Unfortunately, even in the fine print of the call it was not specified that the scholarship was only for men. It was taken for granted that women were absolutely out of competition. The scholarship was denied.
It is very curious to see how the distance between Boston and Los Angeles (8,400 km) was not only physical, but also cultural. While Boston universities had already yielded to the evidence of women’s intelligence and ability (Annie Cannon, Cecilia Payne, Williamina Fleming), at the magnificent Mount Wilson Observatory they were still running around macho bullshit.
Fortunately the ideas were changing in California; In December 1965, Vera Rubin was the first astronomer to be officially admitted to the Mount Wilson Observatory.
The Mount Wilson Astronomical Observatory is one of the largest astronomical observatories in the United States.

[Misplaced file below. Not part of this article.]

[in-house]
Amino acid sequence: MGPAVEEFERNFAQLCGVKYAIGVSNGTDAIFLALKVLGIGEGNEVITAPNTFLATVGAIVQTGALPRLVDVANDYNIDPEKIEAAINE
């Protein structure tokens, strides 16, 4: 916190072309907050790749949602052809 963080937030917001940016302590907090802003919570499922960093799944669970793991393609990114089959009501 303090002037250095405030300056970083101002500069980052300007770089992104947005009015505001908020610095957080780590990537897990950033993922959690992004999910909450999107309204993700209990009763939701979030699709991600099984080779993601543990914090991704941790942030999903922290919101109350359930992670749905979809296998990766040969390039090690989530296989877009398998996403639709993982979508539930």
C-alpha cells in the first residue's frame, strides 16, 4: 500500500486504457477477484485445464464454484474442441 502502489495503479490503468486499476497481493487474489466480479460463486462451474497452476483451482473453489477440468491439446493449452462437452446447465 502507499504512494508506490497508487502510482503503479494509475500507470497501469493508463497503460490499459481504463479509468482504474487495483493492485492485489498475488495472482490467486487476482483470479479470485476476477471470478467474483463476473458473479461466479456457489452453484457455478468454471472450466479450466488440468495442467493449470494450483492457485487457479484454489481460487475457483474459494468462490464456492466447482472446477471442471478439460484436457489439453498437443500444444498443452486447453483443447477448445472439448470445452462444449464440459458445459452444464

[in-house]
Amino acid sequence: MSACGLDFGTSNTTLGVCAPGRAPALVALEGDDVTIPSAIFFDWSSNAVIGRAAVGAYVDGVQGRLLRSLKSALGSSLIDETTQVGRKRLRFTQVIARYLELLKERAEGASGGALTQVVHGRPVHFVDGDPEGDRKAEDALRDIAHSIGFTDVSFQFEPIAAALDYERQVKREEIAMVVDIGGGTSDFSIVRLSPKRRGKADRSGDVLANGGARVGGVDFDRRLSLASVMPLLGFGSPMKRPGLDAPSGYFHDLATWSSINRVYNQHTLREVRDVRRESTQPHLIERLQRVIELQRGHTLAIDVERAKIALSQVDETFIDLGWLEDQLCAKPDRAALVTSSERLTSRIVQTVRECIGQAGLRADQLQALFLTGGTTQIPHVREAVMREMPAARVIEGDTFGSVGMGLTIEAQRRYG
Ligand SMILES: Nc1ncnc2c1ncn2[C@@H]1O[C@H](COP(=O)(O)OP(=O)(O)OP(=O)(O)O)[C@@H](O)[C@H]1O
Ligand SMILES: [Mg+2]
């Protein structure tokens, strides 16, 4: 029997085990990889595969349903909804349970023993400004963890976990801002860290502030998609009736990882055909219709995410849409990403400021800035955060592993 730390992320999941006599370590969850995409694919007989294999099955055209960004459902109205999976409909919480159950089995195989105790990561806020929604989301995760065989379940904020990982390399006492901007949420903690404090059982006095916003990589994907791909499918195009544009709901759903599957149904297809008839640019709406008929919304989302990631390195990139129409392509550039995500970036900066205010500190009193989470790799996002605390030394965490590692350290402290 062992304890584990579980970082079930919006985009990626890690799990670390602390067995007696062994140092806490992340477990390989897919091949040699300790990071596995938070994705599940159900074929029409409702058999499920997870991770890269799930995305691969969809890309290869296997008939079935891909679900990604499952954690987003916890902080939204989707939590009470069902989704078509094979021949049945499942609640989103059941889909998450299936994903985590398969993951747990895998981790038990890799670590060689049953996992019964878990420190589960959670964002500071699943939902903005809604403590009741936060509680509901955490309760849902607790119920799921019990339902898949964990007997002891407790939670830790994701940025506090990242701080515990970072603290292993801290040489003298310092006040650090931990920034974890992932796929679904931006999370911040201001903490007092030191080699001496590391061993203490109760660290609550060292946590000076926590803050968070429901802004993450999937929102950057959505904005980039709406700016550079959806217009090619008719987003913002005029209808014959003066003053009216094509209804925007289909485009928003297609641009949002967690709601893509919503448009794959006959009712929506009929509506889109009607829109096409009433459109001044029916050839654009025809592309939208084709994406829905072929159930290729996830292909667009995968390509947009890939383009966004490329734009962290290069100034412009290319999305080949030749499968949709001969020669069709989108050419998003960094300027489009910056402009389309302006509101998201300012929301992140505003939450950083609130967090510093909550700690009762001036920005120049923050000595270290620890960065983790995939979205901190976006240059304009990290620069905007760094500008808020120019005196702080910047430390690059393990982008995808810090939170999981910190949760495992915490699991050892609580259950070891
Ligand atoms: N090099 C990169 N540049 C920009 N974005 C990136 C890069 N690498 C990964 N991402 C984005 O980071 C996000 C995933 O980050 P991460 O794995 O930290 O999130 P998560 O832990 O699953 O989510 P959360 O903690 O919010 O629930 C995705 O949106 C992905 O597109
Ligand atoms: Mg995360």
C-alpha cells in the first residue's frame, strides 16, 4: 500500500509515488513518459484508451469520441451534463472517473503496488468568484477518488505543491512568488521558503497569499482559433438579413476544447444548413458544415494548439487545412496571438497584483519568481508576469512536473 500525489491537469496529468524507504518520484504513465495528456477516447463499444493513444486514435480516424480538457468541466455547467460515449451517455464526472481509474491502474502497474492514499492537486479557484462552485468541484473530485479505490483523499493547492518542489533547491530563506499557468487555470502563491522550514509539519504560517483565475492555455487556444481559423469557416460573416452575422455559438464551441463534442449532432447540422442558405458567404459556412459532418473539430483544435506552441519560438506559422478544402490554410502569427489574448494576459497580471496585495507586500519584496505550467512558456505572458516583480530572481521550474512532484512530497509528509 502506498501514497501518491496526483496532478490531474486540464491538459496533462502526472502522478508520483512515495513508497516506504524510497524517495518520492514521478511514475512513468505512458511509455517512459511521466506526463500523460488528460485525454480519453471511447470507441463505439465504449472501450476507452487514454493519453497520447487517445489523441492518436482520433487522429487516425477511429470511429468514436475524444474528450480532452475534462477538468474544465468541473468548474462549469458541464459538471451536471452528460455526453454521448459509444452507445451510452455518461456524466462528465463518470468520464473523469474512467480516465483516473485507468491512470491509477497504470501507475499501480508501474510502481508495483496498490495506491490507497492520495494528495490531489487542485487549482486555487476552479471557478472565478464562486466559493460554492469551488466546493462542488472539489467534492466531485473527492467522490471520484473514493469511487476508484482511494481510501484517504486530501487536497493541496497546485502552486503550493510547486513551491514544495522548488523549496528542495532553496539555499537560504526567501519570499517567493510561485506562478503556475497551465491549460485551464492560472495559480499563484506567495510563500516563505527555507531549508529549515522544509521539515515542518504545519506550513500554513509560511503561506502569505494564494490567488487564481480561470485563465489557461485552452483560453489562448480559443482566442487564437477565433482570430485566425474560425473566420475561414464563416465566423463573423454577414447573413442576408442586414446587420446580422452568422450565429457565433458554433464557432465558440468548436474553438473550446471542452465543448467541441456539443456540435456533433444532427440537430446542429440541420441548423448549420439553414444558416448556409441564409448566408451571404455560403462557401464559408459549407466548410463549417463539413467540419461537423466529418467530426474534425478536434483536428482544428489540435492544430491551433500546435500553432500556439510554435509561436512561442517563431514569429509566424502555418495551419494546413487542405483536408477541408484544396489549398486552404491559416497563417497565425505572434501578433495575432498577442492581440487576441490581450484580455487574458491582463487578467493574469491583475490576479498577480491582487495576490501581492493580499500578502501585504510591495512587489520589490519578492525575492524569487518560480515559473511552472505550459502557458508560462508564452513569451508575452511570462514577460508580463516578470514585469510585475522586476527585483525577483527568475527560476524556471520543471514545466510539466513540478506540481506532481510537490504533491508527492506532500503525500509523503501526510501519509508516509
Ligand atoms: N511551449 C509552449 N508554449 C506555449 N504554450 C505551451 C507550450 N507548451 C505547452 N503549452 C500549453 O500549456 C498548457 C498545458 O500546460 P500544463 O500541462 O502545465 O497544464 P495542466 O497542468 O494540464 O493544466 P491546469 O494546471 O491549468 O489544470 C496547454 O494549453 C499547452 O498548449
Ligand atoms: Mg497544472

Founded in 1904, by astrophysicist George Hale, it stands 32 km northeast of Los Angeles. In addition to several other instruments, it has a 150 cm reflecting telescope.
Marriage of Margaret Burbidge
In 1948 Margaret married Geoffrey Burbidge, a physicist by profession and an astrophysicist by vocation.
So, at age 29, Margaret Peachey was renamed Margaret Burbidge, as she has been known ever since.
During the 1950s and 1951s, Margaret worked at the “University of London Observatory“.
In 1955, her husband Geoffrey Burbidge obtained a research scholarship at the “Observatory of Mount Wilson“, as a theoretical astrophysicist.
With this endorsement, the authorities allowed Margaret Burbidge to attend, as an observer at the Observatory and to use the telescopes. She did so, during the years 1955 and 1956.
Margaret Burbidge’s research in nucleosynthesis
From the beginning, Margaret Burbidge teamed up with her husband Geoffrey, with physicist William Fowler, and with astronomer Fred Hoyle.
Very soon, in the year 1957, the four of them published the results of their investigations about the process of nucleosynthesis inside the stars.